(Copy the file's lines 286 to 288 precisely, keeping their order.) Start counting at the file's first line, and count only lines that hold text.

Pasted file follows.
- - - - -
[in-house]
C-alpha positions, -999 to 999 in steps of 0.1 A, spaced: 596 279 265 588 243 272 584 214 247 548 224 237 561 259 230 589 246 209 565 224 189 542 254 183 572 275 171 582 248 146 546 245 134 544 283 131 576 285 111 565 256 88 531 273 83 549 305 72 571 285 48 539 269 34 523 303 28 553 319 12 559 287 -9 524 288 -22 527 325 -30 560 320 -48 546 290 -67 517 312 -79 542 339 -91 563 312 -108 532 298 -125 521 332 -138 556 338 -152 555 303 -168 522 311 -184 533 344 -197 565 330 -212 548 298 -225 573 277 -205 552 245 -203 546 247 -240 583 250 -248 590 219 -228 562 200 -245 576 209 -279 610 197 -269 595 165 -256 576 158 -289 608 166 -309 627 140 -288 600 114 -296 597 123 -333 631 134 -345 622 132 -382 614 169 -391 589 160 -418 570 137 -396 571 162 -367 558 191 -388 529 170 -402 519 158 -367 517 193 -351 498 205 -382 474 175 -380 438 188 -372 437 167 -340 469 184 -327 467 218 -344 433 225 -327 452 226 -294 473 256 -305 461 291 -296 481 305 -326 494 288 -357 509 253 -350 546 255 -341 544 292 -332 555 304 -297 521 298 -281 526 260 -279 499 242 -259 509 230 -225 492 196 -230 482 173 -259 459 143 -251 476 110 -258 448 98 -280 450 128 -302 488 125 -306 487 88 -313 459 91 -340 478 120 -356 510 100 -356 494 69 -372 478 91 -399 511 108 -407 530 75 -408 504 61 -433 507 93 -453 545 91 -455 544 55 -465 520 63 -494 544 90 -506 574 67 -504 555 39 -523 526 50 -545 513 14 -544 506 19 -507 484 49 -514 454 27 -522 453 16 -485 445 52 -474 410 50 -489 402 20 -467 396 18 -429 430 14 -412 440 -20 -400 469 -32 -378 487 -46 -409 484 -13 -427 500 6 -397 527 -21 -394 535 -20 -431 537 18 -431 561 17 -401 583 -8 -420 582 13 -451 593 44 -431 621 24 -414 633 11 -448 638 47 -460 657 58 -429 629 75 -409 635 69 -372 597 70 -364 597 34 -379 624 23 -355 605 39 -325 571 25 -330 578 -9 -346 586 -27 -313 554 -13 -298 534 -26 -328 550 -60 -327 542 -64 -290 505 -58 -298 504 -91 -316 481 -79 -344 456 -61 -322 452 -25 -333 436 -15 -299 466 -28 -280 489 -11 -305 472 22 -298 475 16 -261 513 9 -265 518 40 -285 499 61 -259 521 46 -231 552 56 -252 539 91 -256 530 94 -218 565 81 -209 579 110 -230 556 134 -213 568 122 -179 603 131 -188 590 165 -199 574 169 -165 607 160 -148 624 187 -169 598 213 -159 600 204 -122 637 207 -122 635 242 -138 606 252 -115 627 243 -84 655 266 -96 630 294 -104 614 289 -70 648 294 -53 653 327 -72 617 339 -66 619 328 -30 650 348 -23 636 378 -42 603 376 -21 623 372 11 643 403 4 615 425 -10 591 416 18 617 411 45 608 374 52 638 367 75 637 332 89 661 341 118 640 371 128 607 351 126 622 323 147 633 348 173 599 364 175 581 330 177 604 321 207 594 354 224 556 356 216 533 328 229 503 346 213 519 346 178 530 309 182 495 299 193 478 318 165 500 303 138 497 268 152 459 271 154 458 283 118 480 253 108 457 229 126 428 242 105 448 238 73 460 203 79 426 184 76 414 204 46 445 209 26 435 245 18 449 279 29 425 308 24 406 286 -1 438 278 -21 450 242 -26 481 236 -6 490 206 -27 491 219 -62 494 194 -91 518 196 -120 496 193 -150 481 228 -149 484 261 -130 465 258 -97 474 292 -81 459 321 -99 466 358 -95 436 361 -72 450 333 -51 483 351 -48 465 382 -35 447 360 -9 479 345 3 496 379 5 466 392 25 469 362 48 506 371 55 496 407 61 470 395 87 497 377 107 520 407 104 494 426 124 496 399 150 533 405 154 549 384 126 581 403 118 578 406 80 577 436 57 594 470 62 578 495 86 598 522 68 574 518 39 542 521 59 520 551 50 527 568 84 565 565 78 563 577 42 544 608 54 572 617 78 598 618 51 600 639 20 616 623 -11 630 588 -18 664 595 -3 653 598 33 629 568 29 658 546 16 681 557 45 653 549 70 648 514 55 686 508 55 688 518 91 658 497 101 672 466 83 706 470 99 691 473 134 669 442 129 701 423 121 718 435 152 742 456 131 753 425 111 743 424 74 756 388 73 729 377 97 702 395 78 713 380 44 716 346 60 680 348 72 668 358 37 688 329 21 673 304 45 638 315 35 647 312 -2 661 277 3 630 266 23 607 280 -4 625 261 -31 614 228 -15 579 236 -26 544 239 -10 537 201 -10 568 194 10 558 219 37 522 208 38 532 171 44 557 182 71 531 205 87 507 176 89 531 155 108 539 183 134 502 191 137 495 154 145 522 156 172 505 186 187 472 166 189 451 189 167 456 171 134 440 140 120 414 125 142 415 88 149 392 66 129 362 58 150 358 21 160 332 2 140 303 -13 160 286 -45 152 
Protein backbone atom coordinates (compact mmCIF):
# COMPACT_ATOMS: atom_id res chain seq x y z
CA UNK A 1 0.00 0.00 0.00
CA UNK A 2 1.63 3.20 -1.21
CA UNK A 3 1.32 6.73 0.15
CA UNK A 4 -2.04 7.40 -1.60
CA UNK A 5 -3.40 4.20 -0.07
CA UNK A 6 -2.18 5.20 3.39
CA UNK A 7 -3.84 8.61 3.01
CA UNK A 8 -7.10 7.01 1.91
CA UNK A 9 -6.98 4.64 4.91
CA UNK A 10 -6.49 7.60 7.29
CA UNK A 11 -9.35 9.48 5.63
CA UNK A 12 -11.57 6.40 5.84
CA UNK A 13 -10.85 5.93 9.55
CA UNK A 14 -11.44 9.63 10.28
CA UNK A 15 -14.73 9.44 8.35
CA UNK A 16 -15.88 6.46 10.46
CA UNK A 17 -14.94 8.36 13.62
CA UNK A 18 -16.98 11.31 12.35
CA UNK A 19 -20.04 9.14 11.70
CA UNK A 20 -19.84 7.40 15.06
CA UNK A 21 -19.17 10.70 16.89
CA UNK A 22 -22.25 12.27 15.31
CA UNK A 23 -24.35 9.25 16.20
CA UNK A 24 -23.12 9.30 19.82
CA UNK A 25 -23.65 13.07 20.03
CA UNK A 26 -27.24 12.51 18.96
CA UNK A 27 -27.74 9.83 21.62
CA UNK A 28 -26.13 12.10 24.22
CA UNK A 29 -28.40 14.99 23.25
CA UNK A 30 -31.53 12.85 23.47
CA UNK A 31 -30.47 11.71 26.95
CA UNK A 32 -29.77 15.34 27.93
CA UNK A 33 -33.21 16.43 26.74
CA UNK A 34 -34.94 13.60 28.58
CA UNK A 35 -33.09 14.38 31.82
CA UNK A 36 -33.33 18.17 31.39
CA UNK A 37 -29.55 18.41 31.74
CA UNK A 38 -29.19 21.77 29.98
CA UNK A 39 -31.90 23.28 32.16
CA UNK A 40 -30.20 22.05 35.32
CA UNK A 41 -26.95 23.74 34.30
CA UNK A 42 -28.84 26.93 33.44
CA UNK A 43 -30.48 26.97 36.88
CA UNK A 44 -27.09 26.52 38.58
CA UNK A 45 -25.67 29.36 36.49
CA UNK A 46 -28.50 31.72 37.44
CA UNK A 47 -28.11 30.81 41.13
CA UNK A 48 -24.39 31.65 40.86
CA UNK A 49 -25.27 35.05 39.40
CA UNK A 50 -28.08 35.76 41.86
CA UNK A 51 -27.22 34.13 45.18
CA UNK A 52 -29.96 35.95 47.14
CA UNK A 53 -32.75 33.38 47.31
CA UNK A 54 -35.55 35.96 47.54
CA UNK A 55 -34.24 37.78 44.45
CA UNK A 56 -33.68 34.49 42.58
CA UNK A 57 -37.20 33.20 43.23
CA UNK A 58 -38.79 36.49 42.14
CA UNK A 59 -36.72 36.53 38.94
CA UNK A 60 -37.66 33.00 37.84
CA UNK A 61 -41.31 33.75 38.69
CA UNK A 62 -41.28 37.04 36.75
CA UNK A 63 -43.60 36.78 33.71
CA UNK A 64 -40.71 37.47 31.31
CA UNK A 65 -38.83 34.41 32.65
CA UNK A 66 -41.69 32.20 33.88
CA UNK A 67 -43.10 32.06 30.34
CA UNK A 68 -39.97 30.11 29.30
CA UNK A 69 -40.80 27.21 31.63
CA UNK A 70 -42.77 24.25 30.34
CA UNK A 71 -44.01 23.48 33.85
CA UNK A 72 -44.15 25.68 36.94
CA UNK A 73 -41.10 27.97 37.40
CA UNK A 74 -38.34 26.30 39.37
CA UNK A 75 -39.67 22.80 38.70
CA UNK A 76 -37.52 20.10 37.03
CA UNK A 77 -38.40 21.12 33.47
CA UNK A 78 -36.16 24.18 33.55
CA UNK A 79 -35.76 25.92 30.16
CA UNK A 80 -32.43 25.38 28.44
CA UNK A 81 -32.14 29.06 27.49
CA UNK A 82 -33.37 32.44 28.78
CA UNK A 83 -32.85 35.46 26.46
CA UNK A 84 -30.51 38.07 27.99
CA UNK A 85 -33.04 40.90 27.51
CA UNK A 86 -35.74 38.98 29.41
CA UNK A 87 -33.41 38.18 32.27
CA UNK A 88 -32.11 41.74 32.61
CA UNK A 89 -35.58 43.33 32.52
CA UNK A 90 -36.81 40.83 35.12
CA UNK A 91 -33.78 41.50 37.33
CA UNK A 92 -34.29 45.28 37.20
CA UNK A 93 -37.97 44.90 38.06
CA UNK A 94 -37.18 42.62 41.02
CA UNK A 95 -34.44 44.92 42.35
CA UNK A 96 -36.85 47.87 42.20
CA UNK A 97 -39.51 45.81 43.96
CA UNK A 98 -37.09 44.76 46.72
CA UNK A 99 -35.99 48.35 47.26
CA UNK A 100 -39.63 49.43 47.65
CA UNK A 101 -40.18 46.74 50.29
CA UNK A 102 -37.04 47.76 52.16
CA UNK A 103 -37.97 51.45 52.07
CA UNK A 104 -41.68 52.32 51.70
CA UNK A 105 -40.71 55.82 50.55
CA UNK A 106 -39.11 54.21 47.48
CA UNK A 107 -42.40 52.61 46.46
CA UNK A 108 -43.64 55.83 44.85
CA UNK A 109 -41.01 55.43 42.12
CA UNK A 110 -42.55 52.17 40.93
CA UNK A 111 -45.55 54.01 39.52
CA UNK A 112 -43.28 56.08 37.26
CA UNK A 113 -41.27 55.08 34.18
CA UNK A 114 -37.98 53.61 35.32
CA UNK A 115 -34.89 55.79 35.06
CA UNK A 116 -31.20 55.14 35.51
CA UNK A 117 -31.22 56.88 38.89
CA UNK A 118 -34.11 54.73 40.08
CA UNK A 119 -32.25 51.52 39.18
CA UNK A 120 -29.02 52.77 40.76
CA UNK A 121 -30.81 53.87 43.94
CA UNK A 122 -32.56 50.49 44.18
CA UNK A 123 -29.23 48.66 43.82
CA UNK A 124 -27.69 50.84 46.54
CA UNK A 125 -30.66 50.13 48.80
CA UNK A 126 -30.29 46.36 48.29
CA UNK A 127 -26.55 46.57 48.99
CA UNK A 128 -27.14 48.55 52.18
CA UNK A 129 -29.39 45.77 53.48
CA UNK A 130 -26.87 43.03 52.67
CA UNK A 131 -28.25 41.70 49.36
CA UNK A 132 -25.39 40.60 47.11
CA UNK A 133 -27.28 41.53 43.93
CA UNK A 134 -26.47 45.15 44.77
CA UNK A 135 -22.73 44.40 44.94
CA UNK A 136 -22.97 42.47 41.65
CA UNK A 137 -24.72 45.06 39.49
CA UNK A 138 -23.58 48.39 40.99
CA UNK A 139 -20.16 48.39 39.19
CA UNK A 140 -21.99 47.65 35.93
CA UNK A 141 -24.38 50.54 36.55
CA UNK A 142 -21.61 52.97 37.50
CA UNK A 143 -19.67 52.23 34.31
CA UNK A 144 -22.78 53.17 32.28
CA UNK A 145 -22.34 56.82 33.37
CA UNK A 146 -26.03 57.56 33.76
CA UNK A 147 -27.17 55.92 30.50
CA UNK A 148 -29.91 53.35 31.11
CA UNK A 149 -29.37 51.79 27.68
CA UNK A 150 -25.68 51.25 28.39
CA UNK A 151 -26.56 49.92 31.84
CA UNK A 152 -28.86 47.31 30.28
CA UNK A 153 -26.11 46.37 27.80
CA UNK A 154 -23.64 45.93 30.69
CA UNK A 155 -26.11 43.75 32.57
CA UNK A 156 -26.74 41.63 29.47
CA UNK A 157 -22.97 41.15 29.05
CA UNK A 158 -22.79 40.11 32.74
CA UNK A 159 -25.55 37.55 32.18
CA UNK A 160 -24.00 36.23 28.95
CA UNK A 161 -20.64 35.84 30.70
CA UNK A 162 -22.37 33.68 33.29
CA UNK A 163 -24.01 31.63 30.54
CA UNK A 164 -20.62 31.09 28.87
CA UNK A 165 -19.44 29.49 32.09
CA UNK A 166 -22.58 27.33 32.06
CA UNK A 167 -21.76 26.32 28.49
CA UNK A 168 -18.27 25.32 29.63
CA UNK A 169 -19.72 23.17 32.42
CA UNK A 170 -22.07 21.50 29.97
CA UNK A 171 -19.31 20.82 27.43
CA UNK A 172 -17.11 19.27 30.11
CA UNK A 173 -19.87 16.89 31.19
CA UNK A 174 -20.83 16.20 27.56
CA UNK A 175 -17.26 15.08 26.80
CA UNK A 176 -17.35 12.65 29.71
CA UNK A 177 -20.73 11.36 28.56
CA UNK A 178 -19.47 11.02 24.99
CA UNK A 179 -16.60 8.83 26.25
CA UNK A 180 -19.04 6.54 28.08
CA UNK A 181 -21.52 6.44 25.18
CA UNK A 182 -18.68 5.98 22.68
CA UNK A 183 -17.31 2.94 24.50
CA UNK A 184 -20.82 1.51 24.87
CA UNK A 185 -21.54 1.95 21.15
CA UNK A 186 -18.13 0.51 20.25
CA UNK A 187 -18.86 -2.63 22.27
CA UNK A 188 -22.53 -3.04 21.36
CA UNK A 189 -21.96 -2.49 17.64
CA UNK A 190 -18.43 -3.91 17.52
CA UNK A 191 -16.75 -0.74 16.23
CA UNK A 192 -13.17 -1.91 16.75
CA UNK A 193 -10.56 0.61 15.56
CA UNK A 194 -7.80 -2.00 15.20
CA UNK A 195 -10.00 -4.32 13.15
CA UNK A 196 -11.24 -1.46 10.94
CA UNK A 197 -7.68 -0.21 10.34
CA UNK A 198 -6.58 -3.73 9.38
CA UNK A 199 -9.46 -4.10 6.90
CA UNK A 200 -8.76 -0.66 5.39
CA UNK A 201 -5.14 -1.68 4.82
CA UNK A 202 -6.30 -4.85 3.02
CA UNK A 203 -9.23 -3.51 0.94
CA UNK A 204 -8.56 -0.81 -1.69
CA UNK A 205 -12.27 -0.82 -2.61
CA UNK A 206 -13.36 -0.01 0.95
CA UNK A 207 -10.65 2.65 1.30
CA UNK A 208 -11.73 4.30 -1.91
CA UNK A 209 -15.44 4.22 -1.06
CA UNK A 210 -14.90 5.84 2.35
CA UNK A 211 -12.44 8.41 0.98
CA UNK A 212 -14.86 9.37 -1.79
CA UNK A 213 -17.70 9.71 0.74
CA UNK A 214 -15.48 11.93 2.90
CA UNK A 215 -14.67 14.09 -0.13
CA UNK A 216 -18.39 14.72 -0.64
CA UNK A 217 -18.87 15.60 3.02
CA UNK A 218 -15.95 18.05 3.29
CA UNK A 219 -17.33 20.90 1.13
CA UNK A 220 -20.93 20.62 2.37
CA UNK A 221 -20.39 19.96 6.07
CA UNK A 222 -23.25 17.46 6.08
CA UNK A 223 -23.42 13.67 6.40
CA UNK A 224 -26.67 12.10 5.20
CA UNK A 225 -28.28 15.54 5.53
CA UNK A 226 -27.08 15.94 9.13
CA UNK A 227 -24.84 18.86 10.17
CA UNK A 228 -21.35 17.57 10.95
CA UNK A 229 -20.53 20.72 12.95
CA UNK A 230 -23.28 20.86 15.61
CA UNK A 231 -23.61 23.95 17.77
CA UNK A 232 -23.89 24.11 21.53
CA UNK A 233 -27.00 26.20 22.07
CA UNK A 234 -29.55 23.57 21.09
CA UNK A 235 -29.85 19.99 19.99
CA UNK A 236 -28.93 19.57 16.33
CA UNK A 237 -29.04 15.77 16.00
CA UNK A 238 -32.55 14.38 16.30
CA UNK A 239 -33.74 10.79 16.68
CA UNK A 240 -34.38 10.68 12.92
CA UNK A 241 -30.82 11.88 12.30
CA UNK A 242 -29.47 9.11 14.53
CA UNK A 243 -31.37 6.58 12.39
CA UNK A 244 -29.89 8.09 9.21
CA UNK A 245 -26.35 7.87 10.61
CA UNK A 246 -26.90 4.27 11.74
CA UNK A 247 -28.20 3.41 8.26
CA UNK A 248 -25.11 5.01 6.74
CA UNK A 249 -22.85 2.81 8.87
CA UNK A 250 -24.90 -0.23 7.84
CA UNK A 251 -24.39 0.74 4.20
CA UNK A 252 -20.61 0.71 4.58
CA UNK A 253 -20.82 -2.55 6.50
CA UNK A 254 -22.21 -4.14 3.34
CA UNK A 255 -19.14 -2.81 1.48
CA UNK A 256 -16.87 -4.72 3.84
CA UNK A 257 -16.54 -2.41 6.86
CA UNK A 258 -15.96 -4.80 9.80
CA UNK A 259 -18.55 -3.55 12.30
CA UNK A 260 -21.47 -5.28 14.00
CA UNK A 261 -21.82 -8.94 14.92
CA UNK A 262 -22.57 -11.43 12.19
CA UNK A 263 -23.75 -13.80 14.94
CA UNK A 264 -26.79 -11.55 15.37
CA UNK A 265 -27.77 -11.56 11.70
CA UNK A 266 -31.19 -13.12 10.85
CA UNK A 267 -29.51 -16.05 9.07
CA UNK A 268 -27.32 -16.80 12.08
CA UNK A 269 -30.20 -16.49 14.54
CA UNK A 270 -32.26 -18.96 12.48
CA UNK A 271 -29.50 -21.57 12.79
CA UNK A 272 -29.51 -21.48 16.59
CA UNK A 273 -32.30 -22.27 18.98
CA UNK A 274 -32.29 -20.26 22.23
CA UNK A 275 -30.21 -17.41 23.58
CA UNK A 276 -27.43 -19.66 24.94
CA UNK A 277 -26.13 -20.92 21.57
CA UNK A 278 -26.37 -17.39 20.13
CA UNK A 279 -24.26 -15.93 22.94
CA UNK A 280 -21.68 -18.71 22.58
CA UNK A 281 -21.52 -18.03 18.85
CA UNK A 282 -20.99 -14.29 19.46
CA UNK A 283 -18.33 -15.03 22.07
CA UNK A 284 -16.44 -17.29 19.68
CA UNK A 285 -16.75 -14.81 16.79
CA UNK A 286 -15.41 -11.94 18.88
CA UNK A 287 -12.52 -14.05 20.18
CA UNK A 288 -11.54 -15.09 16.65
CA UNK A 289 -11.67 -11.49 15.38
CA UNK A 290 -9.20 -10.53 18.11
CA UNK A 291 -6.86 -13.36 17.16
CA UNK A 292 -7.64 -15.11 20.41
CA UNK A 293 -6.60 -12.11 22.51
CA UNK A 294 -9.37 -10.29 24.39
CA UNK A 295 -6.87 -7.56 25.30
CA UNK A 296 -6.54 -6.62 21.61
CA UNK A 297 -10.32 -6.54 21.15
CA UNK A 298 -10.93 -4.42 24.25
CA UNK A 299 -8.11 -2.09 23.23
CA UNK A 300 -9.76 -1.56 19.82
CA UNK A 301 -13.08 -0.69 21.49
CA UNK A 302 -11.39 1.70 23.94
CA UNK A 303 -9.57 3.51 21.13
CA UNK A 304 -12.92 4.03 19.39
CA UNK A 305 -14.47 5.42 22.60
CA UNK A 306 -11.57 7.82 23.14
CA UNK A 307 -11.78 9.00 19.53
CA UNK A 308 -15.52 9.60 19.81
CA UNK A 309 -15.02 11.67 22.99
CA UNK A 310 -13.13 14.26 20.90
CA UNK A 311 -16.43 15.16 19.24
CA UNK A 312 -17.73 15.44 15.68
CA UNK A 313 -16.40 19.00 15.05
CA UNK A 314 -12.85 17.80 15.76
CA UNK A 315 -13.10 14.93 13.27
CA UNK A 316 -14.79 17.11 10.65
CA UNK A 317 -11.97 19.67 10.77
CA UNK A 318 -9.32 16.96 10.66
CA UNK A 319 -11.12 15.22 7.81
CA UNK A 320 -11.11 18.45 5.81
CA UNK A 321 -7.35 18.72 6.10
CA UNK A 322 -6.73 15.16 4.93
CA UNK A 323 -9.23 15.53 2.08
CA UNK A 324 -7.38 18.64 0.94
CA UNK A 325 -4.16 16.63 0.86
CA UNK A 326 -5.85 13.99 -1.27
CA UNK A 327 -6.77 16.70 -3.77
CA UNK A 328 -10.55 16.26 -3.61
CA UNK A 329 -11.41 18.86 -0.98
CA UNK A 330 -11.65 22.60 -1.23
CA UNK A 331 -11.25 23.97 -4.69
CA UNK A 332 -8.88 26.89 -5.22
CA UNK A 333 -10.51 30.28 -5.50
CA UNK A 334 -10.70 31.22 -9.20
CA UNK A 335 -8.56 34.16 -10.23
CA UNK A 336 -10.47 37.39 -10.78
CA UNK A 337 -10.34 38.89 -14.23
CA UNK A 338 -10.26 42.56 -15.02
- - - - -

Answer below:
CA UNK A 282 -20.99 -14.29 19.46
CA UNK A 283 -18.33 -15.03 22.07
CA UNK A 284 -16.44 -17.29 19.68